So I was seeing what appeared to be signs of TheDarkOverlord everywhere, even though they were not contacting me to tell me about any new hacks or operations. I would discuss my observations with security professionals I occasionally chat with, and I would share my observations with other journalists to ask them what they were seeing.
TheDarkOverlord was either the energizer bunny of blackhats and had expanded their operations significantly or others were now copycats. My money was, and remains, on the former hypothesis.
But no one was saying much publicly other than this site following up on some hacks by TDO in the healthcare sector that they never publicly announced but had shared with me.
And then Flathead County schools happened, and people were shocked and terrified.
I didn’t find out about the Flathead incident right away. Somehow, my news searches never returned any results on it. It was only after the sheriff revealed the ransom letter that I first became aware of the matter.
As I read the posted ransom letter, I felt badly for the parents in the community and could understand their anxiety as a parent. But as someone who has been watching TDO for more than one year now, I knew that the threats of physical violence were bullshit because I had seen threats like that before from them.
But because the parties involved in past incidents had not publicly shared the threats they had received, and because there were no government advisories that prepared entities for hacks and extortion demands from TDO, the public never found out how common it might be for TheDarkOverlord to issue threats of violence as part of their attempts to pressure entities to pay extortion.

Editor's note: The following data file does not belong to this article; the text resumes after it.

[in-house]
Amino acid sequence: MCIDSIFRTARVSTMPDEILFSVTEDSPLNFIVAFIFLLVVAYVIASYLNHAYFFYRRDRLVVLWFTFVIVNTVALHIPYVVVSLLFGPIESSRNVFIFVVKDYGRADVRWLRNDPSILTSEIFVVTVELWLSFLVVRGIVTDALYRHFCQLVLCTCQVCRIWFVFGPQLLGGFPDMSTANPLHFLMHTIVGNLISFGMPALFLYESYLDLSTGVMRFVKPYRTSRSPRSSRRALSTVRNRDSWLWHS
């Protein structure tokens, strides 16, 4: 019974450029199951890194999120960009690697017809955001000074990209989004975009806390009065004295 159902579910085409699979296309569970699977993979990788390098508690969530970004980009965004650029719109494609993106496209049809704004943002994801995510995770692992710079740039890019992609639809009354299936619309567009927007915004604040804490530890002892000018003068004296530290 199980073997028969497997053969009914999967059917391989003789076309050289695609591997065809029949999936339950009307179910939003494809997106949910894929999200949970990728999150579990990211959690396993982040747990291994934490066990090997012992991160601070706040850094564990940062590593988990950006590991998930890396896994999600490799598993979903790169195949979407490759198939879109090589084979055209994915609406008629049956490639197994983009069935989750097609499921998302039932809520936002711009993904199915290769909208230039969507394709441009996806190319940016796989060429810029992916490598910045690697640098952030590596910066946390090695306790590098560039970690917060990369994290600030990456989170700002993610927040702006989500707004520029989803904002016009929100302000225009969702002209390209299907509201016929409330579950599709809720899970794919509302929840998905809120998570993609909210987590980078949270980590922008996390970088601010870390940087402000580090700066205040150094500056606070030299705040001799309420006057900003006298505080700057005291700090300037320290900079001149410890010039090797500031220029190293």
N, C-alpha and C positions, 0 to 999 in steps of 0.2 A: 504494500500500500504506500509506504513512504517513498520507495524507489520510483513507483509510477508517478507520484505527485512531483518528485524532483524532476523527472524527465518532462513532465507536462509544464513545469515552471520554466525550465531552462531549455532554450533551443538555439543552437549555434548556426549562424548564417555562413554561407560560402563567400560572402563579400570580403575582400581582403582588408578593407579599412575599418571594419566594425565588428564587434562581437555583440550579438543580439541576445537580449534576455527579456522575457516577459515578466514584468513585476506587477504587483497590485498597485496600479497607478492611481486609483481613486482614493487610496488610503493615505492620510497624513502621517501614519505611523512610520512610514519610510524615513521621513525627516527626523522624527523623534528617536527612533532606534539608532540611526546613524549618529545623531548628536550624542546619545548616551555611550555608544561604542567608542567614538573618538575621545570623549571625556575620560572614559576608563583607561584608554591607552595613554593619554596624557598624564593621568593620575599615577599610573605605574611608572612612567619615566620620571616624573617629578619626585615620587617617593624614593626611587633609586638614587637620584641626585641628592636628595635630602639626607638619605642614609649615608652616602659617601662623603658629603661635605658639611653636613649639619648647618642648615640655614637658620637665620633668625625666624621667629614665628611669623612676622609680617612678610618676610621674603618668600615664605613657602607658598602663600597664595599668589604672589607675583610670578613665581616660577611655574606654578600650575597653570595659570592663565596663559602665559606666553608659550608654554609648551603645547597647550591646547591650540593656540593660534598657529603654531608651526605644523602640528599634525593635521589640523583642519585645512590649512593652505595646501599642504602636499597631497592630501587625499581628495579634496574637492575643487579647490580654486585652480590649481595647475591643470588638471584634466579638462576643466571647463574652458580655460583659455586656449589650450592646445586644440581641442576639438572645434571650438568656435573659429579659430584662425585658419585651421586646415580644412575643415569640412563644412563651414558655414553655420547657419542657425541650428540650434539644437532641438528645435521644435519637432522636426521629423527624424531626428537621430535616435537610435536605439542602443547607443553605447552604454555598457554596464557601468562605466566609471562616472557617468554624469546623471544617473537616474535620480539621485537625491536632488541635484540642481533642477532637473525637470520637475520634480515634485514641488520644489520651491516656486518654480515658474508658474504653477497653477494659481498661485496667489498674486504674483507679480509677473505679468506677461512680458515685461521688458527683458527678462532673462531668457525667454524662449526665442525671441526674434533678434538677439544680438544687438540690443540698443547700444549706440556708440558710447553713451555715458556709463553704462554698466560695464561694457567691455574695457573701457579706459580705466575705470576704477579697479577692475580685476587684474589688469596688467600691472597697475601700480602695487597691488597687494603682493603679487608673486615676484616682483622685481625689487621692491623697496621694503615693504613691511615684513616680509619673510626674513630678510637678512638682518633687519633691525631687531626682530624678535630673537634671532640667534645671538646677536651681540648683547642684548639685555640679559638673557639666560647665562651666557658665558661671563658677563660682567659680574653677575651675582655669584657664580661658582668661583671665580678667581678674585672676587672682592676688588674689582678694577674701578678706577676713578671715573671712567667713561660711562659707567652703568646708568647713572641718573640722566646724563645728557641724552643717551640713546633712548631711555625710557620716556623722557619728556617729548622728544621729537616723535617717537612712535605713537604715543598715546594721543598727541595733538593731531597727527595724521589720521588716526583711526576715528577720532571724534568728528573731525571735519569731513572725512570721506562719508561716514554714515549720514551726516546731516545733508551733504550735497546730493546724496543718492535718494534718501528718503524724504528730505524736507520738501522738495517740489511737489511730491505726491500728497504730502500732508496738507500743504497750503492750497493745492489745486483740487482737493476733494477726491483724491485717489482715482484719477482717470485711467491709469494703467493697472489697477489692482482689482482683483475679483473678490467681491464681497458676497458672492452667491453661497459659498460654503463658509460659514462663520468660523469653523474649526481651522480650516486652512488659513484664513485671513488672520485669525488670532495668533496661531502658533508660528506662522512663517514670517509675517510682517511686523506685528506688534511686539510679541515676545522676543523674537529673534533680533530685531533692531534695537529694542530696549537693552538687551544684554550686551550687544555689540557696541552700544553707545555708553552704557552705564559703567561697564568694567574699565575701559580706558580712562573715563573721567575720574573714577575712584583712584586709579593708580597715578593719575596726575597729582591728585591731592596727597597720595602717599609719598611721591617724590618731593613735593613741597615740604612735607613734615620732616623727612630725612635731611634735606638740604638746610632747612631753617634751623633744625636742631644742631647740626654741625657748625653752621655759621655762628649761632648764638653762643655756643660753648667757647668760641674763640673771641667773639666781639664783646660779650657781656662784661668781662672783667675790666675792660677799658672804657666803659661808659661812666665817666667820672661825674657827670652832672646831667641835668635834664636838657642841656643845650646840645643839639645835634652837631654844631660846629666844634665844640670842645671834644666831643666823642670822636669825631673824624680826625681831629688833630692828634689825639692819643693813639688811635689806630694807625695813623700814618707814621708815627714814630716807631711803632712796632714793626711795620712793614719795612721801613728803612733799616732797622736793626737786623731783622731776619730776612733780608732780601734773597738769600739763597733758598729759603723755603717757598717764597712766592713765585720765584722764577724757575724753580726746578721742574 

Had the many dozens of entities who had previously been hacked and extorted by TheDarkOverlord publicly shared their experiences, or had the government issued any advisories on TDO, might the good folks of Flathead immediately recognized what was happening and know that any threats were likely to be bullshit? I think they might have. Maybe they would have still erred on the side of caution by closing schools for a day, but the overall incident response might have been quite different if more information had already been publicly available.
Some of this is on those who did not disclose/share their experiences so that others might be better prepared. And some of this may be on the government for not issuing any kind of helpful advisory that would lead more entities to be properly prepared with a plan to respond to such hacks and demands.
But some of this is may be on us, as journalists, because we did not serve the public well by not exposing and covering TheDarkOverlord’s crimes. While the media remained silent other than reporting on hacks of TV shows, TheDarkOverlord was hacking and attempting to extort businesses, medical entities, contractors involved in national defense, and schools. And instead of reporting that, news outlets that report on other hacks and security news remained silent.
This site will continue to cover TheDarkOverlord, and I hope other journalists and outlets will reconsider their position and figure out how to cover TDO responsibly so that the public is better informed about what has, indeed, become a persistent threat.
And yes, I realize that others whom I respect may not agree with what I’ve written here. Have at it and tell me your thoughts.